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7,814 people visited the Tygerberg Nature Reserve in October, making it one of the busiest months they have ever had; South Africans celebrating the outdoors is great news!

 

Cape Town, South Africa (17 November 2022) – Cape Town’s “green lung” the Tygerberg Nature Reserve, has had one of the busiest months in its history. 7,814 people visited the reserve in October 2022, which is almost double the amount from October 2021. The team are overjoyed that Capetonians are heading outdoors to explore and have a nice day out.

The reason behind the spike in visitors could be the good spring weather, or it could be some of the exciting wildlife sightings happening in the reserve at the moment.

“Some of the highlights include a video recording of a caracal freely strolling along our hiking trails and one of our interns had an amazing sighting of a mother and kittens roaming on the Tygerberg hills.

Interesting sightings included a striped weasel, honey badger, large spotted genet, common duiker and a clawless otter dipping in the dam. Some of the reptiles sighted included the Cape Cobra and skinks.” – City of Cape Town

While these sightings are incredible, the reserve is urging people to give wildlife space and keep a respectful distance. As it is snake season, you should also stay mindful of what to do. Most snakes will only bite if provoked but before setting off on your hike, take down the emergency numbers for the reserve.

Other things to be mindful of when visiting the reserve, are to hike in groups, choose routes according to fitness levels and ability, and remain on the designated path.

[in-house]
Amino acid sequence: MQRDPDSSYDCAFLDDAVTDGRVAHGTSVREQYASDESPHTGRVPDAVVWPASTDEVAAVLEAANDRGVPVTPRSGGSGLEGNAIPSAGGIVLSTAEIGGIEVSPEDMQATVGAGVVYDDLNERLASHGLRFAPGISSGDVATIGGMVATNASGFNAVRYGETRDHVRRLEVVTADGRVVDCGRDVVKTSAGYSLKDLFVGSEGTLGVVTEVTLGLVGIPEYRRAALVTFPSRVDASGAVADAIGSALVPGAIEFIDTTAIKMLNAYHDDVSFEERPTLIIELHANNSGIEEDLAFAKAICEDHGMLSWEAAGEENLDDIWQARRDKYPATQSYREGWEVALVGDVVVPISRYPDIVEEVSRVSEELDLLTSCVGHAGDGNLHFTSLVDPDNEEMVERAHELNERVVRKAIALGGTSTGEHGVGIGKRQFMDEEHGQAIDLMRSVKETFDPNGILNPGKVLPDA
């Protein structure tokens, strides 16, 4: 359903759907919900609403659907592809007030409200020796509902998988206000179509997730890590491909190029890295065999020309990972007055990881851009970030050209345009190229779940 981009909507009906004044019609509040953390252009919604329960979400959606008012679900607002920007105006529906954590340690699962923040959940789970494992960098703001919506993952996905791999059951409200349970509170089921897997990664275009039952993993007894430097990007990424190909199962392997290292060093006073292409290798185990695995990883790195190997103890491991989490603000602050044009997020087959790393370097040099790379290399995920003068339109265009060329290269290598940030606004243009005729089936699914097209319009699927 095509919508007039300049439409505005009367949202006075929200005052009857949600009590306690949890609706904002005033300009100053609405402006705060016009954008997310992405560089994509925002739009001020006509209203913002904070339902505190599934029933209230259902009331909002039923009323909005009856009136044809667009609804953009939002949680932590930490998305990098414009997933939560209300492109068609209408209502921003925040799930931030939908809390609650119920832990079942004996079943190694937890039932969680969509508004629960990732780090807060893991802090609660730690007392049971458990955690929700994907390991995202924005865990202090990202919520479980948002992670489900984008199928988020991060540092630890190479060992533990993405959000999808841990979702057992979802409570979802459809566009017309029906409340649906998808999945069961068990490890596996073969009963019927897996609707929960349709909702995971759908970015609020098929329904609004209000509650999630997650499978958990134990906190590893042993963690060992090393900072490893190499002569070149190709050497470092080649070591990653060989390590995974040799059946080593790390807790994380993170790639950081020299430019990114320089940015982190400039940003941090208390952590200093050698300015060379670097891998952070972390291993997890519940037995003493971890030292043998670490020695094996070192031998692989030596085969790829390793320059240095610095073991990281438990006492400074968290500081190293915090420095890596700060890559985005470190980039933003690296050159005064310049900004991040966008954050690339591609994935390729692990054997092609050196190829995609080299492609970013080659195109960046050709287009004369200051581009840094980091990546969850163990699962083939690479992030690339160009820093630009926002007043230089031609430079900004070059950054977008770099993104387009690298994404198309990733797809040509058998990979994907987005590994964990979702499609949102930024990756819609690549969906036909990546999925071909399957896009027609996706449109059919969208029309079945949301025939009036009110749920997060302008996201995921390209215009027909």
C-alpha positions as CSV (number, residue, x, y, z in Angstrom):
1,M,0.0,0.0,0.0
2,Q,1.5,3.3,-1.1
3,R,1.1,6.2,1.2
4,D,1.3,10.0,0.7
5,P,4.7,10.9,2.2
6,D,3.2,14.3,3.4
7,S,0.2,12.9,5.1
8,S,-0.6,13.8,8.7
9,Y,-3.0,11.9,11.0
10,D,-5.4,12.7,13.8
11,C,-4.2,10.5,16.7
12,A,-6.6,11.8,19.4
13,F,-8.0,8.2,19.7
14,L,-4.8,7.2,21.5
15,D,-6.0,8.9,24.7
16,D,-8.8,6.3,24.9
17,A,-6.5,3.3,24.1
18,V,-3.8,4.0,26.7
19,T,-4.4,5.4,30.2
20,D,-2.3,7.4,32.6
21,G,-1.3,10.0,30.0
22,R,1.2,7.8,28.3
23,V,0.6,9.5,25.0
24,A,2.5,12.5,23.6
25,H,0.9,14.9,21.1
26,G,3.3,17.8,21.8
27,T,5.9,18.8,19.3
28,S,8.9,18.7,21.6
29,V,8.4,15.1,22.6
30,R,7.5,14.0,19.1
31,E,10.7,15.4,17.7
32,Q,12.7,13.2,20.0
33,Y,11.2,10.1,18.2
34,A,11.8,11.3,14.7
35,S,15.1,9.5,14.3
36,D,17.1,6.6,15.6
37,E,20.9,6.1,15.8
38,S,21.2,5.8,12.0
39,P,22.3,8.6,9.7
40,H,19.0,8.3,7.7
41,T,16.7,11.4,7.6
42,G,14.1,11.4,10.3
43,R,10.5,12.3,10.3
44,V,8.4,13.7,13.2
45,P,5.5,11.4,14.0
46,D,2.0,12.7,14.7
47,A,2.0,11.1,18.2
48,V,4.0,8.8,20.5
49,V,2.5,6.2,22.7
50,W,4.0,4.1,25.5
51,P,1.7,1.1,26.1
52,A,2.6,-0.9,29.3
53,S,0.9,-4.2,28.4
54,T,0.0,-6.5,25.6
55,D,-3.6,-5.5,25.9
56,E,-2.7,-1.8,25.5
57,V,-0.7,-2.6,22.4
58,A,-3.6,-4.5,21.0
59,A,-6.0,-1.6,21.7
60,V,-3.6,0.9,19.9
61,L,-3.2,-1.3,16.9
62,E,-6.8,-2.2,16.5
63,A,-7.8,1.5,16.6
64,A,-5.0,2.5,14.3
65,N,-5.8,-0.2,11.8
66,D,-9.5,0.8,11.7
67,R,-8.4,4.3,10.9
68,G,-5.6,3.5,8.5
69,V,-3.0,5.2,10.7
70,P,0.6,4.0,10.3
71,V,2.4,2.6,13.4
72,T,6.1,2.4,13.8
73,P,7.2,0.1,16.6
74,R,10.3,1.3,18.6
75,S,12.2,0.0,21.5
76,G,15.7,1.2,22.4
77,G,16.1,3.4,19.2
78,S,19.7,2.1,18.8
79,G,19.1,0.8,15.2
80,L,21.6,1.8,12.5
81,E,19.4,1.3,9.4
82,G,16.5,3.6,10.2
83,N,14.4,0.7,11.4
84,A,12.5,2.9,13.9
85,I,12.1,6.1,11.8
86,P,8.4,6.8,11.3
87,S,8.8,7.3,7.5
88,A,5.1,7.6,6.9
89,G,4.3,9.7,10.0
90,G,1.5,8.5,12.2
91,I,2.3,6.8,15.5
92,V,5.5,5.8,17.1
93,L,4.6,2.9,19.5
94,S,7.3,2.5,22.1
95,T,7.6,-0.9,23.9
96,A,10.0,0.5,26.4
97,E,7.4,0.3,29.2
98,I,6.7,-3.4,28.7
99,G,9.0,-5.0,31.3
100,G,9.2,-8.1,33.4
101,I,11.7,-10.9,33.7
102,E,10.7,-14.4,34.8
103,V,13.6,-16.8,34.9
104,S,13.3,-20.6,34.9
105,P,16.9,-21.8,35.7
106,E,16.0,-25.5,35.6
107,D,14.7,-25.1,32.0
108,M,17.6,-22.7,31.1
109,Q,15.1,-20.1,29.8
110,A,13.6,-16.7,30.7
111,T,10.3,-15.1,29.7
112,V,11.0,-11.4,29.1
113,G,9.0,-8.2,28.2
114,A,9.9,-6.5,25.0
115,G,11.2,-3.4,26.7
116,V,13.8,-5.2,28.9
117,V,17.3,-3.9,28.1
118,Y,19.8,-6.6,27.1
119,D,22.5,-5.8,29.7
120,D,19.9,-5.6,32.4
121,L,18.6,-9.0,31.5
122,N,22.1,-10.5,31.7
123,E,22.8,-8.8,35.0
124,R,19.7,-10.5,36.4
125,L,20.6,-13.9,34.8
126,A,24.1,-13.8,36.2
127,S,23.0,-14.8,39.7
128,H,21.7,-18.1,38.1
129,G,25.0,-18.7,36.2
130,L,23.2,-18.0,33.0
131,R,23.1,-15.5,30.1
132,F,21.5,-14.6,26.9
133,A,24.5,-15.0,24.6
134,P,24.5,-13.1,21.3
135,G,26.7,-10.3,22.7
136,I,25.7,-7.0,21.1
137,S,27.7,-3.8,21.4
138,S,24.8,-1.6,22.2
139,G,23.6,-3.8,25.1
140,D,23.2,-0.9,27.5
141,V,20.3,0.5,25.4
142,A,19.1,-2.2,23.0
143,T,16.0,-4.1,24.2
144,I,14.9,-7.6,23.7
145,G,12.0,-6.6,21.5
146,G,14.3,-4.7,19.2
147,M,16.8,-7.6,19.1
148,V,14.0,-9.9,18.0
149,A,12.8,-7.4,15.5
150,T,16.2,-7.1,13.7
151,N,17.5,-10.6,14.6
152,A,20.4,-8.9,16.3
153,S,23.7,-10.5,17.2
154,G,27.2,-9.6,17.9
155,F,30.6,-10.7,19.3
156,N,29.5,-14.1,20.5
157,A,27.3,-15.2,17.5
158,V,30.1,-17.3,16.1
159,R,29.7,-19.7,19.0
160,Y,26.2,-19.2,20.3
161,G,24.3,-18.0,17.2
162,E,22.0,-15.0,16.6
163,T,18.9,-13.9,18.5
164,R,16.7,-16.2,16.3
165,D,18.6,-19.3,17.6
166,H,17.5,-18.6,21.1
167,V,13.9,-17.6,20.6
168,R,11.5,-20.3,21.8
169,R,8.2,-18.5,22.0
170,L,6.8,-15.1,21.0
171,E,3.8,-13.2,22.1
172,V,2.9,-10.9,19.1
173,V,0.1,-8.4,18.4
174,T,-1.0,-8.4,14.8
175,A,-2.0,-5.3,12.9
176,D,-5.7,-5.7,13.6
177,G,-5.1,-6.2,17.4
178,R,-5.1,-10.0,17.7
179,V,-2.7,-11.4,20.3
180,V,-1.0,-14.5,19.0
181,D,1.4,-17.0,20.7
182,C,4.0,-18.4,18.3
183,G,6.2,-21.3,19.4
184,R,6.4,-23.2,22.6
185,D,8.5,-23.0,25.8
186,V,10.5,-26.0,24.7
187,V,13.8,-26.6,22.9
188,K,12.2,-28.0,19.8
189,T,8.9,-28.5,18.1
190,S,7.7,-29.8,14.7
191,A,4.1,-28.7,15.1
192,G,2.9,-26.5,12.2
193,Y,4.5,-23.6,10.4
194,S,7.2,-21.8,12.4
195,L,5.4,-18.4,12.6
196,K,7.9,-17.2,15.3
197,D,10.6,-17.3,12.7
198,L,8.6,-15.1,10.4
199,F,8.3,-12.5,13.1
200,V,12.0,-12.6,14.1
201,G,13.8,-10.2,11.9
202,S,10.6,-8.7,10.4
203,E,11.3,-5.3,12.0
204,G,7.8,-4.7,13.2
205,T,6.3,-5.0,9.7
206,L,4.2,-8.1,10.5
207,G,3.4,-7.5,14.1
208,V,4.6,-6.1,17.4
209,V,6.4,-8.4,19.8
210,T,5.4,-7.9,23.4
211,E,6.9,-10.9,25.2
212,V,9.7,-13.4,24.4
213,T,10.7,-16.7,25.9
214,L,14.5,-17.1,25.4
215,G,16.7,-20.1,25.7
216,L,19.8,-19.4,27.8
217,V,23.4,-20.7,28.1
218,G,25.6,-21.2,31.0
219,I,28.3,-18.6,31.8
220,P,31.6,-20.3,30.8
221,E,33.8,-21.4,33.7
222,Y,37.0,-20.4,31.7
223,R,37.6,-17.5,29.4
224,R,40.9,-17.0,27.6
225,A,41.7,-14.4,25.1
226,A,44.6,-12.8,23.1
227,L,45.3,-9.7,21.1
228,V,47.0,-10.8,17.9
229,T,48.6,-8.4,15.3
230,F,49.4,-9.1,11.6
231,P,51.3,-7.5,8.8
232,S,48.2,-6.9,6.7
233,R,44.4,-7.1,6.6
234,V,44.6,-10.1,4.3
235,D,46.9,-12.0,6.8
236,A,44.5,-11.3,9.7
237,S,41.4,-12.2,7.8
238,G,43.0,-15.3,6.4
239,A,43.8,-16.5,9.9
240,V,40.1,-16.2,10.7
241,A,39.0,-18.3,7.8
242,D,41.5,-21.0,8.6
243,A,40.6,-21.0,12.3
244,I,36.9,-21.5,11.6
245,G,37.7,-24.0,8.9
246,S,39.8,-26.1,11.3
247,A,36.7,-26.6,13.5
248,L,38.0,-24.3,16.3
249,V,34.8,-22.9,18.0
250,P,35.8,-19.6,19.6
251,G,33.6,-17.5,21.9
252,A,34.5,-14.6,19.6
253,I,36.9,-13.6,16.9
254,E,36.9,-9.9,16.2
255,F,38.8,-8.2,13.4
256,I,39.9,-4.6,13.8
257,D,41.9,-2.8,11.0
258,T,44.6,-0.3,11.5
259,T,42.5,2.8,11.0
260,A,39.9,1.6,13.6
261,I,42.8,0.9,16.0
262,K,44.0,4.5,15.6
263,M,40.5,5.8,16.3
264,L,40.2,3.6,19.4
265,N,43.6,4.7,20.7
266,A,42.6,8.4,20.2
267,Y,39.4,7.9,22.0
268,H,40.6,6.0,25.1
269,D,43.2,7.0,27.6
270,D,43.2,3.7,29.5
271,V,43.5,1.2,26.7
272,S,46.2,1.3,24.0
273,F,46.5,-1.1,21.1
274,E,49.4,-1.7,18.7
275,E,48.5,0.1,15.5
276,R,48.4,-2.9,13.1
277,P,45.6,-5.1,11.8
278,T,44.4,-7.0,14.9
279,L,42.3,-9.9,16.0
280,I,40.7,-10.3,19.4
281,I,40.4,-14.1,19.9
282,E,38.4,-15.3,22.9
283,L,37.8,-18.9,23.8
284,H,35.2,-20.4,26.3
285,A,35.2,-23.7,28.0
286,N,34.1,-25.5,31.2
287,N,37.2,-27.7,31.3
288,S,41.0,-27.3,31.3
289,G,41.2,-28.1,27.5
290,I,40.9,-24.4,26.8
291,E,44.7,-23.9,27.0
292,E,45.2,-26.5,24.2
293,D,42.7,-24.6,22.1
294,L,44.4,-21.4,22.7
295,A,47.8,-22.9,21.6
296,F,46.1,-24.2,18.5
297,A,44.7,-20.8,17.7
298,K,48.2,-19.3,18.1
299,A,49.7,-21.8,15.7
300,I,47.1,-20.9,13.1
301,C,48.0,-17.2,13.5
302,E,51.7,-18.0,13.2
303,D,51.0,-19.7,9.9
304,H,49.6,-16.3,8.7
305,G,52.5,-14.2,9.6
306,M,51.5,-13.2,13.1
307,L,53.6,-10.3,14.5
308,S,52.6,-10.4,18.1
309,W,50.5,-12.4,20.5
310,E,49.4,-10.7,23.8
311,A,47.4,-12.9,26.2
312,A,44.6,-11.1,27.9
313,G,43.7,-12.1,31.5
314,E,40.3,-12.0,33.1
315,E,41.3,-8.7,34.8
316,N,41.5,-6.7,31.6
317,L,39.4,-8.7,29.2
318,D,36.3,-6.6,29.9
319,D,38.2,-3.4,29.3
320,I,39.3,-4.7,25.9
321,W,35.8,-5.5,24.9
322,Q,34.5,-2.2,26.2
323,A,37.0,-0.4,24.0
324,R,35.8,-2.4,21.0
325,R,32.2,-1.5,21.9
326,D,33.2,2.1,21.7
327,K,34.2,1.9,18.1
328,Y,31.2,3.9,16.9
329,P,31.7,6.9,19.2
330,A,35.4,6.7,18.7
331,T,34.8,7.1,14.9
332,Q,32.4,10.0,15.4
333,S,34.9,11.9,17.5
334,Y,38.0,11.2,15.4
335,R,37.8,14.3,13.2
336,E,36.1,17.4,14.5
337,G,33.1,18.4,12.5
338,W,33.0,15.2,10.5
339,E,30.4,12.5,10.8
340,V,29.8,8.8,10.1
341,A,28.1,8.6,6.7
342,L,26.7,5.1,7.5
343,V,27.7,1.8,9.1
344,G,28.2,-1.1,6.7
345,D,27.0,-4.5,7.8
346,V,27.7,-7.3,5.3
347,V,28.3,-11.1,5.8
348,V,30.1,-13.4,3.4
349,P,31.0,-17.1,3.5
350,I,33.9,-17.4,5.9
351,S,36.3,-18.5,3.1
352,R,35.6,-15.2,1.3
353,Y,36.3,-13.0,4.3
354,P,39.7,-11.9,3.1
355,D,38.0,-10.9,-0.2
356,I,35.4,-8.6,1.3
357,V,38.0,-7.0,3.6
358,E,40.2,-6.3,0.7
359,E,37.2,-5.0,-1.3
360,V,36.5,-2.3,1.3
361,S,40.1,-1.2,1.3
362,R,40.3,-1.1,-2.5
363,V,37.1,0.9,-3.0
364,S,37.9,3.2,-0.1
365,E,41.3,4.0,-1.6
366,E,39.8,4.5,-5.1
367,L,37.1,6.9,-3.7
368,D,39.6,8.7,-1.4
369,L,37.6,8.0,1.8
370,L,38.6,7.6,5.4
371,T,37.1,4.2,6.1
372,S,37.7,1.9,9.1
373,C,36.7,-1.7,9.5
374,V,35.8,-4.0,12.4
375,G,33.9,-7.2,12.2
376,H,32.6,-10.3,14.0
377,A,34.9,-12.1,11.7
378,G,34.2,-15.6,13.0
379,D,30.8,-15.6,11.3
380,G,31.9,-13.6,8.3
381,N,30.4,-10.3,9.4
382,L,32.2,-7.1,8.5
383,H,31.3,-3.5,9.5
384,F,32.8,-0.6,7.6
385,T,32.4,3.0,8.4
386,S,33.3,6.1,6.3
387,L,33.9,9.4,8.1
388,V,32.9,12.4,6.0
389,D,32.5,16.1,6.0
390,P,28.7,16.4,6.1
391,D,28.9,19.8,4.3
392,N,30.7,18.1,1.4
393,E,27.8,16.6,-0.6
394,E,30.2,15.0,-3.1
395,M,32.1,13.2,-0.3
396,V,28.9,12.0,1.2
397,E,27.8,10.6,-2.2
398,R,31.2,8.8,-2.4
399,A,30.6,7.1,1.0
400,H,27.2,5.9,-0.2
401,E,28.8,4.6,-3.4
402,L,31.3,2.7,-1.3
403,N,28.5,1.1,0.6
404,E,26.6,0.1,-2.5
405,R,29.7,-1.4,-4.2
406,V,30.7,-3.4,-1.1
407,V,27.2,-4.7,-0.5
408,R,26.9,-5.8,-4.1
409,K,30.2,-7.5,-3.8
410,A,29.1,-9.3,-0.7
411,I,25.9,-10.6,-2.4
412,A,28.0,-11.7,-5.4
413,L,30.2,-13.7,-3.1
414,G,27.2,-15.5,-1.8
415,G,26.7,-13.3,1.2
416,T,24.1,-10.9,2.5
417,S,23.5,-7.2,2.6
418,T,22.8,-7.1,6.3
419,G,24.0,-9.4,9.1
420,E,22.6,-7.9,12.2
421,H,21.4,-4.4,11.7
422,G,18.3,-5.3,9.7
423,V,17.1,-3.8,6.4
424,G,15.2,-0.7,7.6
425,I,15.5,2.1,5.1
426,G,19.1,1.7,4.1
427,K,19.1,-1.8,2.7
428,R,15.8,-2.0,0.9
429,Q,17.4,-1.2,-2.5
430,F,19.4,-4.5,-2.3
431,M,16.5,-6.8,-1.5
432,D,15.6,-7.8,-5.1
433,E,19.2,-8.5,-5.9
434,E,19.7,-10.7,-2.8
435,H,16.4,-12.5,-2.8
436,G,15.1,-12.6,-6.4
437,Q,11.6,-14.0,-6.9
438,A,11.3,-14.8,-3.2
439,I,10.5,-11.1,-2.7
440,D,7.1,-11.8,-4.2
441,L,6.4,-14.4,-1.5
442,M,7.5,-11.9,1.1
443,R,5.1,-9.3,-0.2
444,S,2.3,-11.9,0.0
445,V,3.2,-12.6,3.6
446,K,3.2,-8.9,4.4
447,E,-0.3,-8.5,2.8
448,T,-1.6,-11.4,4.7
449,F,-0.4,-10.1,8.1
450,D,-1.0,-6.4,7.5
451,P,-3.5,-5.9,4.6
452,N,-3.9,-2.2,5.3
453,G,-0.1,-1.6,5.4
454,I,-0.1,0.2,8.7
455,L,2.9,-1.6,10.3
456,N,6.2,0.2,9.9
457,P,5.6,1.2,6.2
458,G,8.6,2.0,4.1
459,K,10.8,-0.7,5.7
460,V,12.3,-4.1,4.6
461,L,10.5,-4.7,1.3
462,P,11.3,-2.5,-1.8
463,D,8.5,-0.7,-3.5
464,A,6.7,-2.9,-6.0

“Allow yourself enough time, start early, wear appropriate shoes like hiking boots, a hat and carry a filled-up water bottle and remember sunscreen.”

The city is celebrating the rise in visitors taking part in outdoor activities.

‘Reserve staff also saw a significant increase in visitors with 7 814 people visiting in October 2022, more than double the number of people who visited the reserve in October last year (3 649). This is by far the largest number of visitors that came through our gates in one month. It’s always encouraging to see people appreciating the rich diversity and natural beauty on offer at our reserve.

As we are getting ready for the festive season, I want to encourage visitors to be respectful of the environment and other visitors, not to litter, and most importantly, to enjoy the outdoors,’ – Alderman Eddie Andrews

On the subject of wildlife and what the purpose of the reserve is, the City’s Deputy Mayor and Mayoral Committee Member for Spatial Planning, Alderman Eddie Andrews shares some of the statistics on wildlife found in the area.

‘The Tygerberg Nature Reserve is an important green lung for Cape Town, and a critical node in the BioNet – a spatial plan that shows terrestrial and aquatic features critical for conserving biodiversity and maintaining ecosystem functioning. Thus, the reserve creates connectivity with surrounding open spaces and reserves, allowing genetic interchange, and providing for species with relatively large home ranges.

To date up to 618 plants, 143 birds, 25 mammals, seven amphibia, 25 reptiles and 26 butterfly species have been recorded in the reserve. Up to 23 plant species of conservation concern occur in the reserve and eight are endemic to Cape Town, being found nowhere else in the world, adding to Cape Town’s rich natural heritage,’

If you have been looking for something to do, a visit to the reserve may be well worth it! You can find out more about the reserve here.


Sources: City of Cape Town
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Tyler Leigh Vivier is a writer for Good Things Guy.

Her passion is to spread good news across South Africa with a big focus on environmental issues, animal welfare and social upliftment. Outside of Good Things Guy, she is an avid reader and lover of tea.

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